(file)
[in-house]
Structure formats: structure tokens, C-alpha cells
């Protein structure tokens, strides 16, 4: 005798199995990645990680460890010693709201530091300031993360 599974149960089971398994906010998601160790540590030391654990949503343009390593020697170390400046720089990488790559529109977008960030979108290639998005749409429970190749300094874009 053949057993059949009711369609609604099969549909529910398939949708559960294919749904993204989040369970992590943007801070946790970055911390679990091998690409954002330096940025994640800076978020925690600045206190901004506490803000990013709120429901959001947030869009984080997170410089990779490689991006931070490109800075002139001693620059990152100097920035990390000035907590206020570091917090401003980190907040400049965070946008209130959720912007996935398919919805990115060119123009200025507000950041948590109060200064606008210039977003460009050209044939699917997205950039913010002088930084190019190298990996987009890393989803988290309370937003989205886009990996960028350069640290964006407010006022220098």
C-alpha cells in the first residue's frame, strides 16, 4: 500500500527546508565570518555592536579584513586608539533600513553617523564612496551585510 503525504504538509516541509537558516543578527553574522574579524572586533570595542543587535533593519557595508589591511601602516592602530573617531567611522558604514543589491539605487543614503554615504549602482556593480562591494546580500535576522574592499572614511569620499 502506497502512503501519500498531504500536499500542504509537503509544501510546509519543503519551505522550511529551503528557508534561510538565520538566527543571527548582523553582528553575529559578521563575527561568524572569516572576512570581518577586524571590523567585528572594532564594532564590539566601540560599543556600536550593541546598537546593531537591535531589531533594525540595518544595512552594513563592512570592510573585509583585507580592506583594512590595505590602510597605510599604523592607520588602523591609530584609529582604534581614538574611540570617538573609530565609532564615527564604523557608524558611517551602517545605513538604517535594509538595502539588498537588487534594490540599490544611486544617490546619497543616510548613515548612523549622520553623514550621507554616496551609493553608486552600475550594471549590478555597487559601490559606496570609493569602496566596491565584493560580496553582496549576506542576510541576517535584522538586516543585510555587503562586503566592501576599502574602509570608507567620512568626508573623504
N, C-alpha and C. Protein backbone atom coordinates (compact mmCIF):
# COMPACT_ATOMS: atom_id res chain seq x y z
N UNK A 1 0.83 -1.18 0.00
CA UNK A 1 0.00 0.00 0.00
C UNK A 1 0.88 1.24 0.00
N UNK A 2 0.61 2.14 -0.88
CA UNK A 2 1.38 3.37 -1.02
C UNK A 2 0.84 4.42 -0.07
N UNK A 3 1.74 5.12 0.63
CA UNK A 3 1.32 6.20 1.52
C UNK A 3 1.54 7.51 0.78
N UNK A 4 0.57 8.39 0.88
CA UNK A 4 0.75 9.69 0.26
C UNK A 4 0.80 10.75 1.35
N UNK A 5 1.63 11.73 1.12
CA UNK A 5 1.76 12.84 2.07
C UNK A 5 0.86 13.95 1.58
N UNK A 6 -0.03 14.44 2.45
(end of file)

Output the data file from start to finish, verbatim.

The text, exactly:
[in-house]
Structure formats: structure tokens, C-alpha cells
């Protein structure tokens, strides 16, 4: 005798199995990645990680460890010693709201530091300031993360 599974149960089971398994906010998601160790540590030391654990949503343009390593020697170390400046720089990488790559529109977008960030979108290639998005749409429970190749300094874009 053949057993059949009711369609609604099969549909529910398939949708559960294919749904993204989040369970992590943007801070946790970055911390679990091998690409954002330096940025994640800076978020925690600045206190901004506490803000990013709120429901959001947030869009984080997170410089990779490689991006931070490109800075002139001693620059990152100097920035990390000035907590206020570091917090401003980190907040400049965070946008209130959720912007996935398919919805990115060119123009200025507000950041948590109060200064606008210039977003460009050209044939699917997205950039913010002088930084190019190298990996987009890393989803988290309370937003989205886009990996960028350069640290964006407010006022220098």
C-alpha cells in the first residue's frame, strides 16, 4: 500500500527546508565570518555592536579584513586608539533600513553617523564612496551585510 503525504504538509516541509537558516543578527553574522574579524572586533570595542543587535533593519557595508589591511601602516592602530573617531567611522558604514543589491539605487543614503554615504549602482556593480562591494546580500535576522574592499572614511569620499 502506497502512503501519500498531504500536499500542504509537503509544501510546509519543503519551505522550511529551503528557508534561510538565520538566527543571527548582523553582528553575529559578521563575527561568524572569516572576512570581518577586524571590523567585528572594532564594532564590539566601540560599543556600536550593541546598537546593531537591535531589531533594525540595518544595512552594513563592512570592510573585509583585507580592506583594512590595505590602510597605510599604523592607520588602523591609530584609529582604534581614538574611540570617538573609530565609532564615527564604523557608524558611517551602517545605513538604517535594509538595502539588498537588487534594490540599490544611486544617490546619497543616510548613515548612523549622520553623514550621507554616496551609493553608486552600475550594471549590478555597487559601490559606496570609493569602496566596491565584493560580496553582496549576506542576510541576517535584522538586516543585510555587503562586503566592501576599502574602509570608507567620512568626508573623504
N, C-alpha and C. Protein backbone atom coordinates (compact mmCIF):
# COMPACT_ATOMS: atom_id res chain seq x y z
N UNK A 1 0.83 -1.18 0.00
CA UNK A 1 0.00 0.00 0.00
C UNK A 1 0.88 1.24 0.00
N UNK A 2 0.61 2.14 -0.88
CA UNK A 2 1.38 3.37 -1.02
C UNK A 2 0.84 4.42 -0.07
N UNK A 3 1.74 5.12 0.63
CA UNK A 3 1.32 6.20 1.52
C UNK A 3 1.54 7.51 0.78
N UNK A 4 0.57 8.39 0.88
CA UNK A 4 0.75 9.69 0.26
C UNK A 4 0.80 10.75 1.35
N UNK A 5 1.63 11.73 1.12
CA UNK A 5 1.76 12.84 2.07
C UNK A 5 0.86 13.95 1.58
N UNK A 6 -0.03 14.44 2.45